Indian financier short-lists two power bids for energy project

By Staff reporter | 20 Jun 2019 at 12:56hrs
Bulawayopower
The Export-Import Bank of India (Exim Bank), which four years ago extended a US$87 million line of credit to Zimbabwe for the repowering of the 72-year-old Bulawayo Power Station, has short-listed two bidders from the Asian country vying to upgrade the thermal- powered plant.

Zimbabwe is faced with acute shortage of electricity, generating about 1 000 megawatts (MW) against a national demand at peak hours of about 1 700MW. The situation has been exacerbated by dwindling water levels at Kariba Dam, which supplies water for power generation to Kariba Hydroelectric Power Station.

Kariba Power Plant, which has the capacity to generate more than 1 000MW has now been forced to generate less than 500MW due to low water levels at the Kariba Dam.

To cover for the shortfall, the power utility imports electricity from regional suppliers especially Eskom of South Africa and Hydro Cahora Bassa of Mozambique.

However, Zimbabwe has not been importing enough electricity because of the acute shortage of foreign currency in the country.

Exim Bank of India also extended an additional US$23 million recently to go towards the  Bulawayo power project.

Zimbabwe Power Company (ZPC) acting managing director, Robson Chikuri, confirmed the latest development to Business Times. He, however, did not disclose the identity of the two bidders.

"Two Indian companies have been short-listed and the winner will be announced soon," Chikuri said.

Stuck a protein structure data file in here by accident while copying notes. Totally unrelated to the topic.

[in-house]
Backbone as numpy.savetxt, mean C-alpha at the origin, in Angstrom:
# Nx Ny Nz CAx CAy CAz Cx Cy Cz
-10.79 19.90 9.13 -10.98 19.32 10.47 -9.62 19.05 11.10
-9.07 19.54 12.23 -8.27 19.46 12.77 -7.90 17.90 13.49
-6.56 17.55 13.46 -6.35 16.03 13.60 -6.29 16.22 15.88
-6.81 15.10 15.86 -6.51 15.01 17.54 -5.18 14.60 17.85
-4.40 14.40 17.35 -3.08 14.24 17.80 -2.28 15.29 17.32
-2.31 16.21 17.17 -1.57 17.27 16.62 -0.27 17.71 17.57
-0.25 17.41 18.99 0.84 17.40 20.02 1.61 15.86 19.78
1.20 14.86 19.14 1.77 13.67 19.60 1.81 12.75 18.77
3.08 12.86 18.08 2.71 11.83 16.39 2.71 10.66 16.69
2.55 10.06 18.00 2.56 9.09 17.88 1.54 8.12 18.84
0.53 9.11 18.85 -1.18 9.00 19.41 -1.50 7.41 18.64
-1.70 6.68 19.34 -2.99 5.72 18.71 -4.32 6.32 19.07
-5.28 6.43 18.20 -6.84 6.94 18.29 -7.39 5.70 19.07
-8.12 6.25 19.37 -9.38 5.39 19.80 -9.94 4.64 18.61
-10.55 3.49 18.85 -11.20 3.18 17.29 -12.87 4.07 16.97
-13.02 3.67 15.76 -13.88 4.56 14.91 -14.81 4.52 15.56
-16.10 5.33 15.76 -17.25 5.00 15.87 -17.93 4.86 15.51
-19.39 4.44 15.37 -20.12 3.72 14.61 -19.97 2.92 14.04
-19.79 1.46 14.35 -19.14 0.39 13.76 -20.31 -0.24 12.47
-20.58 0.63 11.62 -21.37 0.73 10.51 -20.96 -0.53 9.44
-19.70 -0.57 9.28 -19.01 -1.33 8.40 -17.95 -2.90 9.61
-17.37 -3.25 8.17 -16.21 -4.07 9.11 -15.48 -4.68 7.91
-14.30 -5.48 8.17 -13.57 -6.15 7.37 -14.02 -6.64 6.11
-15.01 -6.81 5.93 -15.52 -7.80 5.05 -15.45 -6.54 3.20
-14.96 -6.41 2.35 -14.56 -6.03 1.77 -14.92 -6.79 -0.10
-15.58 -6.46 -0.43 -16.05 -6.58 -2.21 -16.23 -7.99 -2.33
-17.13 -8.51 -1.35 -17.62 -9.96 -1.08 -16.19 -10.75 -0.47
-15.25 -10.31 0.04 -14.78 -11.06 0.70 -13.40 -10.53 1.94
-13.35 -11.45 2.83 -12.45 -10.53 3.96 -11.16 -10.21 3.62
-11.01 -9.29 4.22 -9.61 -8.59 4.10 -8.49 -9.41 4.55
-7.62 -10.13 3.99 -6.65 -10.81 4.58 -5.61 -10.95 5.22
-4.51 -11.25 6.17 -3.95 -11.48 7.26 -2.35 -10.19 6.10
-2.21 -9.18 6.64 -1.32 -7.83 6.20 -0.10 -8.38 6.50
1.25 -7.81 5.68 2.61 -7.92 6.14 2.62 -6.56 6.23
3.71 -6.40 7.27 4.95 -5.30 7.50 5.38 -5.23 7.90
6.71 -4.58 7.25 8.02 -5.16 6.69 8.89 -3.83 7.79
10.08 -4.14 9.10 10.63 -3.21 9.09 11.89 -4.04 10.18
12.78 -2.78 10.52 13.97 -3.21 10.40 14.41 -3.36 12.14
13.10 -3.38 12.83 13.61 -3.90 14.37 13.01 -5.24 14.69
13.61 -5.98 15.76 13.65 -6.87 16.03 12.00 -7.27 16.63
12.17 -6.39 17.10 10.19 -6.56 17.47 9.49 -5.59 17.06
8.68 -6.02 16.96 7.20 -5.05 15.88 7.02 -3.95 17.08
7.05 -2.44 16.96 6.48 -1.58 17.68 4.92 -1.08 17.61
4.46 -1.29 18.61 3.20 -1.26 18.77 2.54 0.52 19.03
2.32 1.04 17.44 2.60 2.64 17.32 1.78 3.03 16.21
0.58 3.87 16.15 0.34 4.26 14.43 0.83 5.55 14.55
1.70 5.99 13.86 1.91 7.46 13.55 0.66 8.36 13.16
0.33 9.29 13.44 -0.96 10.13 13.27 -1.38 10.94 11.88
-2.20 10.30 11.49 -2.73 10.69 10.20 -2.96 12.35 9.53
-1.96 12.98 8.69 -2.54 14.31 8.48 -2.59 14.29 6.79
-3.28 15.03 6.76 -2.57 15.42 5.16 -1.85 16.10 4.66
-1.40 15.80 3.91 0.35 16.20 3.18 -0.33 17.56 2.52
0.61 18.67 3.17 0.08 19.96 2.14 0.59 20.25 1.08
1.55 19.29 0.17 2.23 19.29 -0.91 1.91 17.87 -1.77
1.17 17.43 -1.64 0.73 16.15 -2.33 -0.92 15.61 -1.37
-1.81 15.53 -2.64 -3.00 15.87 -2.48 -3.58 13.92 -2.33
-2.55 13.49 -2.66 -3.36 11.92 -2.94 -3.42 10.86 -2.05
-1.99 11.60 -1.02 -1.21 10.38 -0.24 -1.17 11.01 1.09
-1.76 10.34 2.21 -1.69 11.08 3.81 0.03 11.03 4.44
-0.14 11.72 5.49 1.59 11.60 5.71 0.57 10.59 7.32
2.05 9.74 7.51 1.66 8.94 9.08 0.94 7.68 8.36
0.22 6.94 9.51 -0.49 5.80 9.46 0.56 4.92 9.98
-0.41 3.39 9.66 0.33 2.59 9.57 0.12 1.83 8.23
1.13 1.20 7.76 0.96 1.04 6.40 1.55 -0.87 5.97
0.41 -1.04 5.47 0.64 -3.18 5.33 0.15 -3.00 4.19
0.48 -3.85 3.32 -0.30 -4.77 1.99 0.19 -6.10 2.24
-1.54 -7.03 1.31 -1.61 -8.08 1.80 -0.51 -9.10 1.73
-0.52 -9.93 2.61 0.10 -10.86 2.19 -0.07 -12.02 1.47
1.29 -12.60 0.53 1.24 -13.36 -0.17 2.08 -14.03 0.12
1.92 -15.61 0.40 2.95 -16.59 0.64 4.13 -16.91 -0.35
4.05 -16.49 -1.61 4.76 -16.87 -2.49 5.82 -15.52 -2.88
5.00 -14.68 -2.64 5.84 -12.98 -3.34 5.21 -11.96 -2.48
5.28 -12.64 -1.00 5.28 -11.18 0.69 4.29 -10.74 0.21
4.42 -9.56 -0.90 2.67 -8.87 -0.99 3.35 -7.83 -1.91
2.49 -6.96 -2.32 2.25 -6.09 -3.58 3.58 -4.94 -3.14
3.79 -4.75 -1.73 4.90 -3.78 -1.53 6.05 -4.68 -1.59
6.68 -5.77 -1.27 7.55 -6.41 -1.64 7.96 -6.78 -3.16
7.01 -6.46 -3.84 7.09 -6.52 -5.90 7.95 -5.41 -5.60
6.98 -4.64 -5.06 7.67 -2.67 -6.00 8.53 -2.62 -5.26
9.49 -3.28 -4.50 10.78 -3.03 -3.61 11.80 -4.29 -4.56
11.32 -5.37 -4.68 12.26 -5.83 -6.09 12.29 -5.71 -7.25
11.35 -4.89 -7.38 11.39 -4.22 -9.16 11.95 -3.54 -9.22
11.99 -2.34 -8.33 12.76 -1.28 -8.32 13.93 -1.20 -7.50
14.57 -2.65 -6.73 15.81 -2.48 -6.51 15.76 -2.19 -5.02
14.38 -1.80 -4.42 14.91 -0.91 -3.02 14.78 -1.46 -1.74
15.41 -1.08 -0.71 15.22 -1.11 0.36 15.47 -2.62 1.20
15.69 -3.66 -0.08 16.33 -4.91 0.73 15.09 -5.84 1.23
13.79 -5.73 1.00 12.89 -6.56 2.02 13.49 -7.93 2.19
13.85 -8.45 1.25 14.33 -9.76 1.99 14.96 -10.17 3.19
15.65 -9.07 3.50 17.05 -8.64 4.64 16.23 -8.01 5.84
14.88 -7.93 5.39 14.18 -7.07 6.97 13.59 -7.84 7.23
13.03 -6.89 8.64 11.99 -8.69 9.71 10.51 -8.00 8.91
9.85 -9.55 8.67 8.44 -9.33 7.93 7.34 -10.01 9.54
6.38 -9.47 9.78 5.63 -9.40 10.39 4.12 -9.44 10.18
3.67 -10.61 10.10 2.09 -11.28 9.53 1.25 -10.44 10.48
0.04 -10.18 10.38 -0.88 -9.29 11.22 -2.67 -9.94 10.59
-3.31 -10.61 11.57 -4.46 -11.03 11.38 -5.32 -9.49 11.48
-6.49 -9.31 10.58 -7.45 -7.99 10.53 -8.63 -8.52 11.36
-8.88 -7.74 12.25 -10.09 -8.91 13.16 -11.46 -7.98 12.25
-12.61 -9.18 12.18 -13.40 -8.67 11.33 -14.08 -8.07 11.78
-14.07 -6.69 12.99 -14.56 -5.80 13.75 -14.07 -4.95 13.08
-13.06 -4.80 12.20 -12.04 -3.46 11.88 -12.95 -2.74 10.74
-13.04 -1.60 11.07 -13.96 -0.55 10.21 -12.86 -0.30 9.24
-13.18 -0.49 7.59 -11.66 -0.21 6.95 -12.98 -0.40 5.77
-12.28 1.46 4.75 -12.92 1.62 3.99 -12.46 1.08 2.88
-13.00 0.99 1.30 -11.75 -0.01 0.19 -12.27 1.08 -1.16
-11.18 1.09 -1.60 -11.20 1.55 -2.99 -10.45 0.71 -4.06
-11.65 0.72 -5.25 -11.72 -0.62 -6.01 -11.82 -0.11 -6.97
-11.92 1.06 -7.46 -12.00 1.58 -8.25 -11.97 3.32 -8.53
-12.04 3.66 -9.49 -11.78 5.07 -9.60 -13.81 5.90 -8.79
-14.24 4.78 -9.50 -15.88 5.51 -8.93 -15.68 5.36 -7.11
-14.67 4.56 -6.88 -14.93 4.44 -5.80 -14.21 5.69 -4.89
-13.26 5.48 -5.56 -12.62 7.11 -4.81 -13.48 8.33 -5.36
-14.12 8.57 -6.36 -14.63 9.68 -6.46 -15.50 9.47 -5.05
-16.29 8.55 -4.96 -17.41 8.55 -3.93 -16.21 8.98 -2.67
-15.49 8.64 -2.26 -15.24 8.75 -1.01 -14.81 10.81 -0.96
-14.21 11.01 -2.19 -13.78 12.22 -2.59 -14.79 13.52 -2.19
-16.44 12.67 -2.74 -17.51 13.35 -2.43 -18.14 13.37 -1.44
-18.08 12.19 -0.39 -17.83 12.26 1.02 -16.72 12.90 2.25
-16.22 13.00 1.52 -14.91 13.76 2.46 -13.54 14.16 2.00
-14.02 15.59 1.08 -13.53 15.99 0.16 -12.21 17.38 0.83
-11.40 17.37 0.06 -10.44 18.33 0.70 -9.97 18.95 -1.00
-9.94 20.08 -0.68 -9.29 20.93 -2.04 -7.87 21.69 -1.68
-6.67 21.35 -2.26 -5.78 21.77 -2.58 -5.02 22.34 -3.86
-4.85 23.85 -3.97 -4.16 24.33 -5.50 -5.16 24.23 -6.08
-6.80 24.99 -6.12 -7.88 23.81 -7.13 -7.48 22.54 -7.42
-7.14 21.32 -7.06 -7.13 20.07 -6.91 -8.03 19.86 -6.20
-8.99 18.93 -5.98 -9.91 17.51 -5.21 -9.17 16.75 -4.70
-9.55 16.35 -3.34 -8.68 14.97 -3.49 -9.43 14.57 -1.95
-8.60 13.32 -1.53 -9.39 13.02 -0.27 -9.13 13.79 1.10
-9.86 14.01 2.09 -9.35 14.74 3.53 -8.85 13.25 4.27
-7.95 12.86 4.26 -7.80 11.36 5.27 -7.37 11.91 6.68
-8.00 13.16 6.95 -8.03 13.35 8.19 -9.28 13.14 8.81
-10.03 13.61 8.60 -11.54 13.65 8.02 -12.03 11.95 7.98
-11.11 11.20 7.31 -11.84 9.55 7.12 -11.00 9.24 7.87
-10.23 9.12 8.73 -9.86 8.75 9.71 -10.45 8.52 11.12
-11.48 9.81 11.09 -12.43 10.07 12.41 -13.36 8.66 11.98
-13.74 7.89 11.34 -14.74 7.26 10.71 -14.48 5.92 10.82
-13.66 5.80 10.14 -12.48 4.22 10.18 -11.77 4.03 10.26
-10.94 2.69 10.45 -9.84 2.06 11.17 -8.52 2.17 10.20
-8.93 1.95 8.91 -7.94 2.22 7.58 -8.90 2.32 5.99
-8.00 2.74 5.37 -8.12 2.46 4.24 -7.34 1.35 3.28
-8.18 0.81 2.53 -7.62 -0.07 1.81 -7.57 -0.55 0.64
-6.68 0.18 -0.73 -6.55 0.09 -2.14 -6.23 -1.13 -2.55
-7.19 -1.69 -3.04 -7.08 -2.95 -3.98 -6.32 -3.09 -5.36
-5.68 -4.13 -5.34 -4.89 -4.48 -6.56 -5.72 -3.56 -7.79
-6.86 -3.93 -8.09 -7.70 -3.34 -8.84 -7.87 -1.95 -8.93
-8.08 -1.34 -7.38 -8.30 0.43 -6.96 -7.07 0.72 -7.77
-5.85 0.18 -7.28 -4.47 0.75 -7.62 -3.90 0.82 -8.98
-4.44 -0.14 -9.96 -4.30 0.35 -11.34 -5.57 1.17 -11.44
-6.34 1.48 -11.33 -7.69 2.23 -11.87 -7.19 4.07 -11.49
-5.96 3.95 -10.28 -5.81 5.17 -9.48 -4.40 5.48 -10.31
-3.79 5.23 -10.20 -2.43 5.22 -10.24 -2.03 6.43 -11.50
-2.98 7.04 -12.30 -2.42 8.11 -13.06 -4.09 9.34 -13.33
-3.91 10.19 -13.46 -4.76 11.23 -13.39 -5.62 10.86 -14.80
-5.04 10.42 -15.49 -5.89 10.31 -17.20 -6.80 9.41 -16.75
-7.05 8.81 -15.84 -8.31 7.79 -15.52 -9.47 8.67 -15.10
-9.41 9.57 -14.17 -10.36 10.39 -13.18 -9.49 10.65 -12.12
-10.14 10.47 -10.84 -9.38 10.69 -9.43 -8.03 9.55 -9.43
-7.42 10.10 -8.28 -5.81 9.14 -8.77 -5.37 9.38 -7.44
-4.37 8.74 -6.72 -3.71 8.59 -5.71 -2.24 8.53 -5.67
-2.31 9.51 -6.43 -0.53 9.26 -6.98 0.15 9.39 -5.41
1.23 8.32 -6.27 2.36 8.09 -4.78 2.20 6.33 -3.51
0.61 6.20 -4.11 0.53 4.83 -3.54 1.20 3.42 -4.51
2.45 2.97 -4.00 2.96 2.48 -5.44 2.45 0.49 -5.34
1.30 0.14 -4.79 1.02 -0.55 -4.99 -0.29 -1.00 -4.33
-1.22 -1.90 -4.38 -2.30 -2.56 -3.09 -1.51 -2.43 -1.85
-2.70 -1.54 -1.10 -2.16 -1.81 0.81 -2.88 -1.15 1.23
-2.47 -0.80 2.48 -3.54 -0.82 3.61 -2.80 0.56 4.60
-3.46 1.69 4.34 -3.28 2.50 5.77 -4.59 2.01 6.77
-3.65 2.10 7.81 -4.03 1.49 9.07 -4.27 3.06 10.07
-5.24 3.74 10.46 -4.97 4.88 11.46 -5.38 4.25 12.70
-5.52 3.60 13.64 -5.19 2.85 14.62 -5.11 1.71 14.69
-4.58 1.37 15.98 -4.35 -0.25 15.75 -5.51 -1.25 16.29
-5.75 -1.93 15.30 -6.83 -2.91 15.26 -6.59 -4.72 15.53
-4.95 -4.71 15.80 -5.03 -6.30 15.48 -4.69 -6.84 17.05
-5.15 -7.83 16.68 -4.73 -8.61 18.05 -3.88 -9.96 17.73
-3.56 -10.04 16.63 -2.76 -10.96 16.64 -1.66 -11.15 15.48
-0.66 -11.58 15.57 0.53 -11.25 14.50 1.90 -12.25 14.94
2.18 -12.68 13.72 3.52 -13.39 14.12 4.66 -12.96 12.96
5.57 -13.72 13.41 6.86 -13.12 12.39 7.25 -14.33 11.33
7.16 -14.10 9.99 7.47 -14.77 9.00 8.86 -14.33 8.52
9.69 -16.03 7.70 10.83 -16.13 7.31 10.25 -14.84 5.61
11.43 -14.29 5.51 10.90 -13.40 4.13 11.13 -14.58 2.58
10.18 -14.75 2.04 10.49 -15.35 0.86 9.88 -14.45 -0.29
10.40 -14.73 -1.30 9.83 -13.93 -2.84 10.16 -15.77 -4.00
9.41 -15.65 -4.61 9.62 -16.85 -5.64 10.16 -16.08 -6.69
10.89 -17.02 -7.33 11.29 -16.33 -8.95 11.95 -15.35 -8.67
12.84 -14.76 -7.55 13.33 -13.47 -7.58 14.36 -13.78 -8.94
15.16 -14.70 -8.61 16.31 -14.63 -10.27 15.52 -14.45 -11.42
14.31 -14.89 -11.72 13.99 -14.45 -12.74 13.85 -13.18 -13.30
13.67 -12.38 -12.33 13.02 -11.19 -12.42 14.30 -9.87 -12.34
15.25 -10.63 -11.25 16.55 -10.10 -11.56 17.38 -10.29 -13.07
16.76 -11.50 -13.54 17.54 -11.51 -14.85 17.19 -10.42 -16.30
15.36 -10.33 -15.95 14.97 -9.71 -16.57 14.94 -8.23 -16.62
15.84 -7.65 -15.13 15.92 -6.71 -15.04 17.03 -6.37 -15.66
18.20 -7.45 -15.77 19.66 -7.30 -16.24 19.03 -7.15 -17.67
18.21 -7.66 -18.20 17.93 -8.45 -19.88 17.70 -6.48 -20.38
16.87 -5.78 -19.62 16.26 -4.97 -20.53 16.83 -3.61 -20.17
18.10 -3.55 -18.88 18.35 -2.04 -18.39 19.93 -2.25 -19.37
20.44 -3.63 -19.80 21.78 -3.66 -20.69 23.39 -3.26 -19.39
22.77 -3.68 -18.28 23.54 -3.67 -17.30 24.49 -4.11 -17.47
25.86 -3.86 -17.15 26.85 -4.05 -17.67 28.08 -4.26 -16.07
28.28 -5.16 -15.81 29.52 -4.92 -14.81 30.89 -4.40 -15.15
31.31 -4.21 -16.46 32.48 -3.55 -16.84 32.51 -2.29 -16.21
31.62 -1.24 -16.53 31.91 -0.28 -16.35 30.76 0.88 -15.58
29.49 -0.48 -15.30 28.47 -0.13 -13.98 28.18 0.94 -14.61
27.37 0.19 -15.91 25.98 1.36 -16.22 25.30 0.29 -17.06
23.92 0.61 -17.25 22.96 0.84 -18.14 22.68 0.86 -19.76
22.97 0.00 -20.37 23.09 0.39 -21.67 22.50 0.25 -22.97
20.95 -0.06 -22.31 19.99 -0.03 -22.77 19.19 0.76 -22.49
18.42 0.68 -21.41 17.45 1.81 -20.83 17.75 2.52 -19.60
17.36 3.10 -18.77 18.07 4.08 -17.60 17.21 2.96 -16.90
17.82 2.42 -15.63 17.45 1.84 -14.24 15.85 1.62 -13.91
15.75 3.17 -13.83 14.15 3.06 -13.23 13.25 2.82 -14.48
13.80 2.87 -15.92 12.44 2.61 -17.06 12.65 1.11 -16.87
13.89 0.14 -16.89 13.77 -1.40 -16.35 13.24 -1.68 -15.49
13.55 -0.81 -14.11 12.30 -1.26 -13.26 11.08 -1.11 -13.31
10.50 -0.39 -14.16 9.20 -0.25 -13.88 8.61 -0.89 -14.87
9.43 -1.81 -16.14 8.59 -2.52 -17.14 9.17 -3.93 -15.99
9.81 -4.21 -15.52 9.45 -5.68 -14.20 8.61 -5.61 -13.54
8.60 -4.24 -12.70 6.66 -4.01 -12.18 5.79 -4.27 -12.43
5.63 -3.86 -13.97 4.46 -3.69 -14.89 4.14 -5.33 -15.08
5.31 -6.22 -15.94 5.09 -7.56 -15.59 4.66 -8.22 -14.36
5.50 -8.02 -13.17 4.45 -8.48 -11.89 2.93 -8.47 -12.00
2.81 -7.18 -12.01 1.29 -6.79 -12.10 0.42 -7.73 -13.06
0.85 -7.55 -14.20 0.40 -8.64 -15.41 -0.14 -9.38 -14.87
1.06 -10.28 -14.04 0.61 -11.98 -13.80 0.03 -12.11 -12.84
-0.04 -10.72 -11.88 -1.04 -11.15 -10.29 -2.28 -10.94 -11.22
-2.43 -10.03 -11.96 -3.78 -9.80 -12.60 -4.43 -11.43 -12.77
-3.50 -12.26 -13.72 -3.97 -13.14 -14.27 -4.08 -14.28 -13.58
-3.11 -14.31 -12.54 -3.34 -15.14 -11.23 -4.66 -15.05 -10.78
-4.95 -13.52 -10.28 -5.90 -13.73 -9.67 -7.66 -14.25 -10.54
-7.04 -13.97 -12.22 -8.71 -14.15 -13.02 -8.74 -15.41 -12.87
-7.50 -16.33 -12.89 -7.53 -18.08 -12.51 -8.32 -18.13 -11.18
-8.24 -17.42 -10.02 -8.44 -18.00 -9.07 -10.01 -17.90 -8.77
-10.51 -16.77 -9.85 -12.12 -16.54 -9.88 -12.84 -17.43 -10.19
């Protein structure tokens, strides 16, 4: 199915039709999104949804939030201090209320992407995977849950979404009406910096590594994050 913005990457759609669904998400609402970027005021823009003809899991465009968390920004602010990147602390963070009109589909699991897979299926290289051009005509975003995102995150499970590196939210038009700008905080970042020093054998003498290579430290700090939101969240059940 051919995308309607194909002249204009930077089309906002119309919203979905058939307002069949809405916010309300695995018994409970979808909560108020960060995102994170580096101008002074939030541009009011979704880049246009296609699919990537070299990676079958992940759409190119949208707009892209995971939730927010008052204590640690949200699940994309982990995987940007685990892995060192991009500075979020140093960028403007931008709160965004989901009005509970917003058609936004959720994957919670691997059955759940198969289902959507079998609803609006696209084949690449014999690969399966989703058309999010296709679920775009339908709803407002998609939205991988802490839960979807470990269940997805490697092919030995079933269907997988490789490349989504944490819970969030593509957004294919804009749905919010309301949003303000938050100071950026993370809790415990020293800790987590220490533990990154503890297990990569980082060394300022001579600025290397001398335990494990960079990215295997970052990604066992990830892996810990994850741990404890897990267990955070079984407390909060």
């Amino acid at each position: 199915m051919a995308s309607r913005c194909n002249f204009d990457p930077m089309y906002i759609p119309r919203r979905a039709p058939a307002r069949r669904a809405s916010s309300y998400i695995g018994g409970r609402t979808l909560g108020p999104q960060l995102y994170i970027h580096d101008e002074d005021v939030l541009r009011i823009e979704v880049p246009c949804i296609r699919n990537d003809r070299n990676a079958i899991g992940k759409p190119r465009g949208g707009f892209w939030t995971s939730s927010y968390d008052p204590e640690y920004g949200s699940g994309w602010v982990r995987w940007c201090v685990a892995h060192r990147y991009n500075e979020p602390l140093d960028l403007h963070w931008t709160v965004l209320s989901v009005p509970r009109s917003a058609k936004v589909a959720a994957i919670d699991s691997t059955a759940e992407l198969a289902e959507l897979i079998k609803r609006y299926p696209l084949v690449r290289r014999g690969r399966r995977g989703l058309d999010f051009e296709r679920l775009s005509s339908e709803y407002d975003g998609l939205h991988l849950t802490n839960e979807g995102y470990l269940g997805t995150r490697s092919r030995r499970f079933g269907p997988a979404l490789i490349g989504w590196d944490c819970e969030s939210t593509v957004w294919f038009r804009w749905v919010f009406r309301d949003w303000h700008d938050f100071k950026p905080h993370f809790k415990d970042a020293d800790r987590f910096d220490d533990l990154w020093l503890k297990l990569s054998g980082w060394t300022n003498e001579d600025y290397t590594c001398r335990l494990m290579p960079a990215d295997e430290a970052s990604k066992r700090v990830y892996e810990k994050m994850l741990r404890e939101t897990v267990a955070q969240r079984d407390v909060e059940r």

The development comes after ZPC and the State Procurement Board, which has been replaced by the Procurement Regulatory Authority of Zimbabwe, two years ago rejected a tender bid by an Indian consortium, Thyssen Krupp Industries in partnership with Technofab Engineering (Private) Limited.

Technofab Engineering, as was first reported by  Business Times has since been awarded the right to rehabilitate the Deka Pump Station and the construction of a new 42 kilometres pipeline which will draw water from the Zambezi River to Hwange Thermal Power Station, for cooling and electricity generation.

The consortium had emerged as the sole bidder for the project following a pre-qualification bidding process by the project financiers, the Exim Bank of India.

But, the Indian consortium's bidding price was higher than the project's budget, resulting in ZPC and the SPB in 2017 calling for the tender to be re-floated.

The loan has a 13-year tenure, a grace period of three years and a repayment period of 10 years at two percent interest rate per annum.

The rehabilitation of the power plant, which entails the installation of new technology, is expected to play an immense contribution in the provision of electricity in the country.

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